Movement of flexible salt marsh vegetation under waves

My collaborator Steve Henderson from Washington State University and I developed a new analytical model for the wave-forced movement of single stem vegetation based on the Euler-Bernoulli beam equations.  These are more typically used by engineers to find stresses on bridges and other structures!  We compared our solutions against filed observations of the motion of sedge (Scheonoplectus americanus) from the Skagit (bay, Washington) salt marsh (see top photo on the left for our field set up). After tuning of a single free parameter (Young’s modulus), the theory successfully predicted the transfer function between measured water and stem motion: See right-hand image for comparison of the observed transfer function on the left with predicted transfer functions on the right (for two different stem geometries). Formulae predicting frequency-dependent wave dissipation by flexible vegetation were derived.  It was found that for the moderately flexible stems observed, the model predicted total dissipation was about 30% of the dissipation for equivalent rigid stems – quite a substantial reduction!  This work was published in the Journal of Geophysical Research.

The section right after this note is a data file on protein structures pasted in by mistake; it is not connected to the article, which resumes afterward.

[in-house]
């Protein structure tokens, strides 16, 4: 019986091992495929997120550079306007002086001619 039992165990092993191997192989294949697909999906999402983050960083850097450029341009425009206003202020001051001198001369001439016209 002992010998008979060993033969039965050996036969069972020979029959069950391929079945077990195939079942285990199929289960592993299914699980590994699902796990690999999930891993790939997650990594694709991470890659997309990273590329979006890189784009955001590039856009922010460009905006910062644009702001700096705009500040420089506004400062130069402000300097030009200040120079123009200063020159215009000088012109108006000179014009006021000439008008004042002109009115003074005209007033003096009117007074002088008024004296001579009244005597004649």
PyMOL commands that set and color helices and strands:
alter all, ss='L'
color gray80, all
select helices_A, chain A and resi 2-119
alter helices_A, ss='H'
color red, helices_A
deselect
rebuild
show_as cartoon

To further follow this up, Washington State University masters student Kassi Dallavis compared the Mullarney/Henderson predictions of dissipation to the measured dissipation observed over a natural vegetated salt marsh.  She found that the that dissipation was indeed substantially reduced by the tendency of vegetation to bend with the waves, (the photo on the bottom left shows the inside of the array, by which point most wave energy was attenuated).  This work has been published in Geophysical Research Letters.

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